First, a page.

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Alison and Peter Smithson: The Duo that Led British Brutalism

Alison and Peter Smithson: The Duo that Led British Brutalism

Wife and husband pair Alison (22 June 1928 – 16 August 1993) and Peter Smithson (18 September 1923 – 3 March 2003) formed a partnership that led British Brutalism through the latter half of the twentieth century. Beginning with a vocabulary of stripped-down modernism, the pair were among the first to question and challenge modernist approaches to design and urban planning. Instead, they helped evolve the style into what became Brutalism, becoming proponents of the "streets in the sky" approach to housing.

Alison And Peter Smithson
Alison And Peter Smithson

Born in Stockon-on-Tees, Peter began studying architecture in Newcastle, then part of Durham University, but was interrupted in his studies by the outbreak of the Second World War. Enlisting in the army and fighting as an engineer in India and Burma, he met Alison Gill upon his return to Durham University after the war ended. After the completion of Alison's own architecture degree, the pair married in 1949 and initially joined the architectural department of London County Council, then in charge of a wide range of powers including city planning and council housing.

The Economist Building. Image © <a href='https://www.flickr.com/photos/seier/5426468934/'>Flickr user seier</a> licensed under <a href='https://creativecommons.org/licenses/by/2.0/'>CC BY 2.0</a>
The Economist Building. Image © Flickr user seier licensed under CC BY 2.0

The disruption of the war led to huge changes in society that gave the Smithsons their break. A new expansion of education following the passing of the 1944 Butler Education Act created an entirely new form of school; the Secondary Modern. The baby boom and this new schooling system required new, architecturally bold school buildings on a massive scale—winning the commission while still in their early twenties, the Smithsons were able to use the boost to set up their own practice. Hunstanton School, a starkly stripped-down formal building, immediately attracted attention from critics for its resolutely formal plan and for going against the prevailing method of easily replicated modular school buildings. The building was a nevertheless pragmatic and relative success, proving cheap, well planned, and popular with staff, although severe problems with glazing and heating emerged over time.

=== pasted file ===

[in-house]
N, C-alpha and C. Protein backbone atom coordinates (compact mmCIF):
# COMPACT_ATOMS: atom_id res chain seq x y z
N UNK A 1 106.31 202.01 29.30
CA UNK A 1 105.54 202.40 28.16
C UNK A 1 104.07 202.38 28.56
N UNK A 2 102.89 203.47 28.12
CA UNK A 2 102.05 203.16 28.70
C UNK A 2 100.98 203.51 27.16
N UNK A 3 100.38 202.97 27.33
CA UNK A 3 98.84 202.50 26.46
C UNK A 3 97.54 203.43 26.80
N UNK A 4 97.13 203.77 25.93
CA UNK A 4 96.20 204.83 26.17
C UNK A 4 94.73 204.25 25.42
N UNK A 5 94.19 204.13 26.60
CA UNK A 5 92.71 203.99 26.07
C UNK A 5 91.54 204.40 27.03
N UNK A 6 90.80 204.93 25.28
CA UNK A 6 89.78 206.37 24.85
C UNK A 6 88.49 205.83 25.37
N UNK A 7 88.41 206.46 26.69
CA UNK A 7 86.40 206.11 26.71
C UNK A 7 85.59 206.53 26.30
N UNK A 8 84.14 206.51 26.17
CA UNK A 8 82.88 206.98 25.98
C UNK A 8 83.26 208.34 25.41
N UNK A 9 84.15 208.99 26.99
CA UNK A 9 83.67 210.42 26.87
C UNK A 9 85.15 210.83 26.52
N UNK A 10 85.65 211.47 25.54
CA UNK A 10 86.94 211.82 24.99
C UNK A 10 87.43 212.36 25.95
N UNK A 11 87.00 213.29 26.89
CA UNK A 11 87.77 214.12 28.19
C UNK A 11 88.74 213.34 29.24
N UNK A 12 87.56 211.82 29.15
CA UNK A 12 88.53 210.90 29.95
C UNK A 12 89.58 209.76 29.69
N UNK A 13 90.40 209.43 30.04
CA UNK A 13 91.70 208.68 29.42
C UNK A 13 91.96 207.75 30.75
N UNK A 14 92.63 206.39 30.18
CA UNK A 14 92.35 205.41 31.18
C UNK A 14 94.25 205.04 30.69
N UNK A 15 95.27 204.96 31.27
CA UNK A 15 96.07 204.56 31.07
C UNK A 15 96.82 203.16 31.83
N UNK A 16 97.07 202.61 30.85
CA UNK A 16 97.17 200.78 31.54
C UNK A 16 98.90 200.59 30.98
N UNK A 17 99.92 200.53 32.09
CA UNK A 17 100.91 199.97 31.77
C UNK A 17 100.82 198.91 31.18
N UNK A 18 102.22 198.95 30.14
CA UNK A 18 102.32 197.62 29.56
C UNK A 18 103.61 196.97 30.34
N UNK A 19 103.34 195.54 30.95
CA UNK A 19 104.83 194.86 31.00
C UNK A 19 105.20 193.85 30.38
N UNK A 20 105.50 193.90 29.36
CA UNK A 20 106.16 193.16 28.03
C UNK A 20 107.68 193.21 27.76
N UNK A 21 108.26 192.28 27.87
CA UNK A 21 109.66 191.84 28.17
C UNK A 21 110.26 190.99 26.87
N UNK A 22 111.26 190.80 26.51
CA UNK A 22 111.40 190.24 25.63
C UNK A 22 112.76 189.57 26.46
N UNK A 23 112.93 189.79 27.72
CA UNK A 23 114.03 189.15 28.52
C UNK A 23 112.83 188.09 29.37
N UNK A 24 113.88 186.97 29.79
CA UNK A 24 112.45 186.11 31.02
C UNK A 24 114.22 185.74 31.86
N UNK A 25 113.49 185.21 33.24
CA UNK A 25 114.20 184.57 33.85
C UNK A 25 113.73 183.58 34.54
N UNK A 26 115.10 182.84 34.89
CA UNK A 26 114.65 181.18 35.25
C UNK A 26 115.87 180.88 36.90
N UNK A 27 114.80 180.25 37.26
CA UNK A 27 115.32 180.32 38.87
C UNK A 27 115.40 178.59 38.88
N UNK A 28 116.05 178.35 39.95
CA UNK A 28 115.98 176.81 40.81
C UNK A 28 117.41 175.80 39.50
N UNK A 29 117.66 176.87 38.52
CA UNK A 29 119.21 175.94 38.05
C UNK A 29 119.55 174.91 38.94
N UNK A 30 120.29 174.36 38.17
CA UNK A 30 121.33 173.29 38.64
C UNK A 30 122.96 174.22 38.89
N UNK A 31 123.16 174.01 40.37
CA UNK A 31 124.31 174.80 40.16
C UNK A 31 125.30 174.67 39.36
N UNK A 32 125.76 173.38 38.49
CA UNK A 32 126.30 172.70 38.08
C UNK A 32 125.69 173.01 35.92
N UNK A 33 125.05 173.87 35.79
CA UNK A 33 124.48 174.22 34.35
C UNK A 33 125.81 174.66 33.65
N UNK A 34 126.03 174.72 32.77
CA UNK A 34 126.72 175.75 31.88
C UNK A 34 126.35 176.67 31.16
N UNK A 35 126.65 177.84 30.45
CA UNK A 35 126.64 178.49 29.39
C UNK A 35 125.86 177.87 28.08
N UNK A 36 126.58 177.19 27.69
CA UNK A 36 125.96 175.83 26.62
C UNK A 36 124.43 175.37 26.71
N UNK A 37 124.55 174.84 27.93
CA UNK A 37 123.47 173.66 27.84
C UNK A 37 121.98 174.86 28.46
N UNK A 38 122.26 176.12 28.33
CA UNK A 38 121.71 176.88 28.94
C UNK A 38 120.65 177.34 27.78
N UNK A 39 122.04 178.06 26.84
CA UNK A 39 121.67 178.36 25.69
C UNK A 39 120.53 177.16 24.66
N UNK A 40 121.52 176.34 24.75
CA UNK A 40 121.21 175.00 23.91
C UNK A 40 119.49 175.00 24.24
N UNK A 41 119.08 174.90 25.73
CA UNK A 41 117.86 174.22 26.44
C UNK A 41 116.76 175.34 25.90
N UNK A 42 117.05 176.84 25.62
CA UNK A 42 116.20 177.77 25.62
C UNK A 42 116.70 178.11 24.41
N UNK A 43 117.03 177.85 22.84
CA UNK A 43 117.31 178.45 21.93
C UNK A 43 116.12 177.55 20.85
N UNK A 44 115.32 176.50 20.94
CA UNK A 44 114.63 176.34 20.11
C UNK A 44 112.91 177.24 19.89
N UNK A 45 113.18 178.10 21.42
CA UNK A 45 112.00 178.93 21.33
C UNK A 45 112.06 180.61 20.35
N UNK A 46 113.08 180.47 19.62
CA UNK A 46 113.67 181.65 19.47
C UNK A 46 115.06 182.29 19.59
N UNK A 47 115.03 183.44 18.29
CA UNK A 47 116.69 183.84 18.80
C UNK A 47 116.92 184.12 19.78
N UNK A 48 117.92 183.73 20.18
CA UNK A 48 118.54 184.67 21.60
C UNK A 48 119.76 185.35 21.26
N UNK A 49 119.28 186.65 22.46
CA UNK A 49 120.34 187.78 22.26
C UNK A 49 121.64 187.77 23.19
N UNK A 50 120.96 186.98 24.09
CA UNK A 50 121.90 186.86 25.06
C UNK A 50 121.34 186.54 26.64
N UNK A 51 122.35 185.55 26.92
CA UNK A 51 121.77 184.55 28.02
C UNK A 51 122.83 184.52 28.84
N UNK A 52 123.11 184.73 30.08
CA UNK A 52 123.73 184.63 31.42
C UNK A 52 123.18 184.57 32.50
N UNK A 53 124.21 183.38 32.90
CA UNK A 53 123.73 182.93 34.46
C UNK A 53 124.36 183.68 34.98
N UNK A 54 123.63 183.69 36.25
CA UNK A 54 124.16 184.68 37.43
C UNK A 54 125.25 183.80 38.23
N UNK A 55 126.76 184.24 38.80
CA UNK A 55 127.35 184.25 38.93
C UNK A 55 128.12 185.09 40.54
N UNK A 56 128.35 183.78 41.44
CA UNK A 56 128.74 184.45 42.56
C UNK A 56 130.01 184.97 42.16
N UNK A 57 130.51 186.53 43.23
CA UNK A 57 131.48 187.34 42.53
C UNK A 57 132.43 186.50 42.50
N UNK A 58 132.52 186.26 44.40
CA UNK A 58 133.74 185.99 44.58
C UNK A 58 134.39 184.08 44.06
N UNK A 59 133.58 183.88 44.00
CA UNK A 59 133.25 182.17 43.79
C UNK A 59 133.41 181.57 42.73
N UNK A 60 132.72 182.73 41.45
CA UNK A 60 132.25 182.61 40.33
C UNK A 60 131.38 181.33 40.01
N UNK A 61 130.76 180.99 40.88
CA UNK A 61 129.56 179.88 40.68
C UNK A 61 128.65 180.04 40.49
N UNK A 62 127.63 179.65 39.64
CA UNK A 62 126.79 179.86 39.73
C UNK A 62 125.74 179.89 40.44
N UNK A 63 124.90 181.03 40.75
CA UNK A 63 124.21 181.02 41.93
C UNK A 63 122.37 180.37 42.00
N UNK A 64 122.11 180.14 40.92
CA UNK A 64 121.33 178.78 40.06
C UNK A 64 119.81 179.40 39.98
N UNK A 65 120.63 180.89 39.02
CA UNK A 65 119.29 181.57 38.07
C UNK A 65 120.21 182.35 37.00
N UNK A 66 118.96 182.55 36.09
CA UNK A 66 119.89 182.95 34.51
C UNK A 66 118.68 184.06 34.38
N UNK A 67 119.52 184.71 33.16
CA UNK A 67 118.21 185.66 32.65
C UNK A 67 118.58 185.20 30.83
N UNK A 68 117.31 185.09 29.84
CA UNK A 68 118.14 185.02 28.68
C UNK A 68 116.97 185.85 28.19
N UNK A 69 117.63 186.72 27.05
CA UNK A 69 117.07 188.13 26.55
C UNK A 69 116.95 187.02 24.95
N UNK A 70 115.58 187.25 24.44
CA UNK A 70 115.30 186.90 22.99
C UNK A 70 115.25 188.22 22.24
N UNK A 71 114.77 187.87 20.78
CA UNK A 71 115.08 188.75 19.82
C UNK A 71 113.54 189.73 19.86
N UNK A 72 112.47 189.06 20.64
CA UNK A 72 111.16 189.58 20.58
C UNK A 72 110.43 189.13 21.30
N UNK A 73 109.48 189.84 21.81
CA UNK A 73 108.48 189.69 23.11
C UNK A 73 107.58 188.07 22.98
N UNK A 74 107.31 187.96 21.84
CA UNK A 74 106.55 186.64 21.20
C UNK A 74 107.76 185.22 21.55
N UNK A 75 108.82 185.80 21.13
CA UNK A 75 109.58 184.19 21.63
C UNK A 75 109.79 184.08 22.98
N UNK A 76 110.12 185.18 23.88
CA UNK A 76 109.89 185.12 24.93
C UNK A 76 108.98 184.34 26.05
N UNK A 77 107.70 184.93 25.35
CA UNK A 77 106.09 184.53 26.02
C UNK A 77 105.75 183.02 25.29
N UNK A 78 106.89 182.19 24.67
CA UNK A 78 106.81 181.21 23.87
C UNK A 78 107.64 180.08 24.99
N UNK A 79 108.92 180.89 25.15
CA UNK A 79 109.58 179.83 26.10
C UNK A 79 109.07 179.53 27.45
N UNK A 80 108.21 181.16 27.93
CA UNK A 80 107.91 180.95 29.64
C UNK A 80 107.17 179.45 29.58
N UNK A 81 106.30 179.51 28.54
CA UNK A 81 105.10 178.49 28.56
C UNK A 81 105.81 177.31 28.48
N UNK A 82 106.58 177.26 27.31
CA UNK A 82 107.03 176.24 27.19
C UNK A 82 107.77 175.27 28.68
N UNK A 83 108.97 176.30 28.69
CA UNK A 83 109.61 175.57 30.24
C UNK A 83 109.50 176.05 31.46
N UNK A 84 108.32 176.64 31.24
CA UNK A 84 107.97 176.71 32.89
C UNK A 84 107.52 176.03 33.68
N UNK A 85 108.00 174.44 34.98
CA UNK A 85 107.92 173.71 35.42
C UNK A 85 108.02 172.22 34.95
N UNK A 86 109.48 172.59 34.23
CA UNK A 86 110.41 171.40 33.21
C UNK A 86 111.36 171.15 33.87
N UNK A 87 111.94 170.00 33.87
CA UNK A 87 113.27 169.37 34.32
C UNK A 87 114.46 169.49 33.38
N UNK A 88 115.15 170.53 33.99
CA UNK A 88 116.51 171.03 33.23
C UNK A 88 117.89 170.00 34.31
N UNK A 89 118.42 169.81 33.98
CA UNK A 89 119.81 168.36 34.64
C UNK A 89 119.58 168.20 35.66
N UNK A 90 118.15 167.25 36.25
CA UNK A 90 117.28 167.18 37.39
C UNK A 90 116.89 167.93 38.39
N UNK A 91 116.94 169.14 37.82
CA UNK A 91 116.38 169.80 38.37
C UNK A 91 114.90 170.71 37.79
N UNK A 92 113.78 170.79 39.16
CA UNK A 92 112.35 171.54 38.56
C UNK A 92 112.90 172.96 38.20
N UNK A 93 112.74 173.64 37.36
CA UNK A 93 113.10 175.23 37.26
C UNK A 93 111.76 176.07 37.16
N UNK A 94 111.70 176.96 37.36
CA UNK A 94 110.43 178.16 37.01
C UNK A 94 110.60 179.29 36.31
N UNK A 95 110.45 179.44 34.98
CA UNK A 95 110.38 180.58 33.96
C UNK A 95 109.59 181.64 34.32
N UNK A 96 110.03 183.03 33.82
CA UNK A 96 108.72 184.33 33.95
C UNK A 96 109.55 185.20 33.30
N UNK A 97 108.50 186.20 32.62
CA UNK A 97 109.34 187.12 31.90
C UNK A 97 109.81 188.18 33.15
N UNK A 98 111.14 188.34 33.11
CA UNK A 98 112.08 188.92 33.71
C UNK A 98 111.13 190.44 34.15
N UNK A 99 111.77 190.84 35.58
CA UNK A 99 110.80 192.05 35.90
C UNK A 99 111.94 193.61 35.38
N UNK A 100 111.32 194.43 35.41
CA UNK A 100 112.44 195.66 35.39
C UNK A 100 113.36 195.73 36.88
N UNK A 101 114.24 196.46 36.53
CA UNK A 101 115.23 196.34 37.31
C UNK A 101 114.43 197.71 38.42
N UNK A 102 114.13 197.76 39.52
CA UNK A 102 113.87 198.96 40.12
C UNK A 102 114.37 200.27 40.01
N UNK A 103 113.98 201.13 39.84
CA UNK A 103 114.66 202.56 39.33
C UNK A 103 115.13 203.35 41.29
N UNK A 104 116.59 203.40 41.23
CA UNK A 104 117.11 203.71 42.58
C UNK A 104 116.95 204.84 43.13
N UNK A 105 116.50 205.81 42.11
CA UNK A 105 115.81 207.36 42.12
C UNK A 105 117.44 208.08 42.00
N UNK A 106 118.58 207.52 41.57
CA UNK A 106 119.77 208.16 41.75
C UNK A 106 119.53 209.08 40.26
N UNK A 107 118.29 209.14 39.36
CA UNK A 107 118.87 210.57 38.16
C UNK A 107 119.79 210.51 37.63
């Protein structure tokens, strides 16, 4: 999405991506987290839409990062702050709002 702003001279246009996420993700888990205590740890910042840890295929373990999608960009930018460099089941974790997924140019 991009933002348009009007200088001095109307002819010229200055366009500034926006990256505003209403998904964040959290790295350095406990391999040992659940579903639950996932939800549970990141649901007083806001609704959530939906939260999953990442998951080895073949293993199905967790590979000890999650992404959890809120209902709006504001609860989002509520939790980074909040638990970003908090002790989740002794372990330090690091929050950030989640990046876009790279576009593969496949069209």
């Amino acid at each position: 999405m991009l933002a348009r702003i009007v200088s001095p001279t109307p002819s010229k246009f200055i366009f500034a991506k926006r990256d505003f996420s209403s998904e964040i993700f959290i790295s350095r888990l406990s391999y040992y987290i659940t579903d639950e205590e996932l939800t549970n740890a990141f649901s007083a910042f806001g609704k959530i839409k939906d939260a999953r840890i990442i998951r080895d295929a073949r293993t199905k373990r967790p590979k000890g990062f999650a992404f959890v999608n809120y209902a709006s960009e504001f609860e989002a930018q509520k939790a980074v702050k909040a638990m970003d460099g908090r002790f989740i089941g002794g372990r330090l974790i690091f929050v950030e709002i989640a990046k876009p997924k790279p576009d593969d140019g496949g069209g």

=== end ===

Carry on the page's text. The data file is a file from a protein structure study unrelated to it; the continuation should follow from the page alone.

Related Article

Learn the Story Behind Alison & Peter Smithson's Brutalist Icon, Economist Plaza

Robin Hood Gardens. Image © <a href='https://www.flickr.com/photos/stevecadman/2361178047'>Flickr user stevecadman</a> licensed under <a href=https://creativecommons.org/licenses/by-sa/2.0/'>CC BY-SA 2.0</a>
Robin Hood Gardens. Image © Flickr user stevecadman licensed under CC BY-SA 2.0

Using the cachet provided by Hunstanton to join Team X's challenge to modernism from within the Congrès International d'Architecture Moderne (CIAM) and form their own design philosophy, the Smithsons helped form the core tenets of Brutalism: low-cost modularity, material focus, and purity and, most importantly for the Smithsons, buildings that reflected their inhabitants and location, ones that fostered community—Modernism with a Human Face. Ambitious and defiantly avant-garde, the pair's impact on the architectural scene in Britain was enormous.

Plan for Robin Hood Gardens by Alison and Peter Smithson
Plan for Robin Hood Gardens by Alison and Peter Smithson

Creating sensitively thought-out yet radical schemes for high profile commissions including the headquarters of the Economist, the British Embassy in Brasilia, a new building at St Hilda's College of Oxford University, and a plastic, mass-produced house for the 1956 Ideal Home Exhibition, the pair then moved on to what they hoped would be a beacon of modern housing design: 1972's Robin Hood Gardens. Hoping their "streets in the sky" could combine the community of the Victorian slums with the efficiency and density of Le Corbusier's housing blocks, it instead became known for structural problems and a crippling crime rate, and ended the pair's public career. Despite this, the Smithsons continued working quietly through the 1980s and never stopped defending their designs.

Garden Building, St Hilda's College, Oxford University. Image © <a href='https://www.flickr.com/photos/stevecadman/3414623599/'>Flickr user stevecadman</a> licensed under <a href=https://creativecommons.org/licenses/by-sa/2.0/'>CC BY-SA 2.0</a>
Garden Building, St Hilda's College, Oxford University. Image © Flickr user stevecadman licensed under CC BY-SA 2.0

Find out more about the controversy surrounding their Robin Hood Gardens project here. Discover more videos about Alison & Peter Smithson's work below.

Alison And Peter Smithson On Housing

The Story Behind the Brutalist Icon: Economist Plaza

Alison and Peter Smithson's Robin Hood Gardens

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Cite: Dario Goodwin. "Alison and Peter Smithson: The Duo that Led British Brutalism" 22 Jun 2020. ArchDaily. Accessed . <https://www.archdaily.com/645128/spotlight-alison-and-peter-smithson> ISSN 0719-8884
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Robin Hood Gardens. Image © <a href='https://www.flickr.com/photos/stevecadman/2361183115/'>Flickr user stevecadman</a> licensed under <a href=https://creativecommons.org/licenses/by-sa/2.0/'>CC BY-SA 2.0</a>

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